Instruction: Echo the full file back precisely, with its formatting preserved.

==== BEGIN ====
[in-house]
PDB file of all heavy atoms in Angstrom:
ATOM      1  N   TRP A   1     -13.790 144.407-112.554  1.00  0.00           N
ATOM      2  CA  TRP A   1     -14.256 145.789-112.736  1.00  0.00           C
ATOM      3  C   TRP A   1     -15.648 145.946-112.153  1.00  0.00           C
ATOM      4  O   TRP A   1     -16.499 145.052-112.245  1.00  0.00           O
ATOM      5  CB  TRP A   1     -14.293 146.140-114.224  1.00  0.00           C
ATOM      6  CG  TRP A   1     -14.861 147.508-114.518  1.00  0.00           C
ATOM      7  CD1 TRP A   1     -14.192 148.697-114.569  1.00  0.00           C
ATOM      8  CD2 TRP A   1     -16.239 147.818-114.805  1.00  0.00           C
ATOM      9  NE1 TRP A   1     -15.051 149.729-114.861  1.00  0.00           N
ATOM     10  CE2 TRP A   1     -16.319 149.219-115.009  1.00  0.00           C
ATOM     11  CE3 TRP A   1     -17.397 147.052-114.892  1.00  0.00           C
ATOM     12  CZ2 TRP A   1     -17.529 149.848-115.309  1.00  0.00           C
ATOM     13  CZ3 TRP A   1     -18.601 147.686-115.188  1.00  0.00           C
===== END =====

[in-house]
PDB file of all heavy atoms in Angstrom:
ATOM      1  N   TRP A   1     -13.790 144.407-112.554  1.00  0.00           N
ATOM      2  CA  TRP A   1     -14.256 145.789-112.736  1.00  0.00           C
ATOM      3  C   TRP A   1     -15.648 145.946-112.153  1.00  0.00           C
ATOM      4  O   TRP A   1     -16.499 145.052-112.245  1.00  0.00           O
ATOM      5  CB  TRP A   1     -14.293 146.140-114.224  1.00  0.00           C
ATOM      6  CG  TRP A   1     -14.861 147.508-114.518  1.00  0.00           C
ATOM      7  CD1 TRP A   1     -14.192 148.697-114.569  1.00  0.00           C
ATOM      8  CD2 TRP A   1     -16.239 147.818-114.805  1.00  0.00           C
ATOM      9  NE1 TRP A   1     -15.051 149.729-114.861  1.00  0.00           N
ATOM     10  CE2 TRP A   1     -16.319 149.219-115.009  1.00  0.00           C
ATOM     11  CE3 TRP A   1     -17.397 147.052-114.892  1.00  0.00           C
ATOM     12  CZ2 TRP A   1     -17.529 149.848-115.309  1.00  0.00           C
ATOM     13  CZ3 TRP A   1     -18.601 147.686-115.188  1.00  0.00           C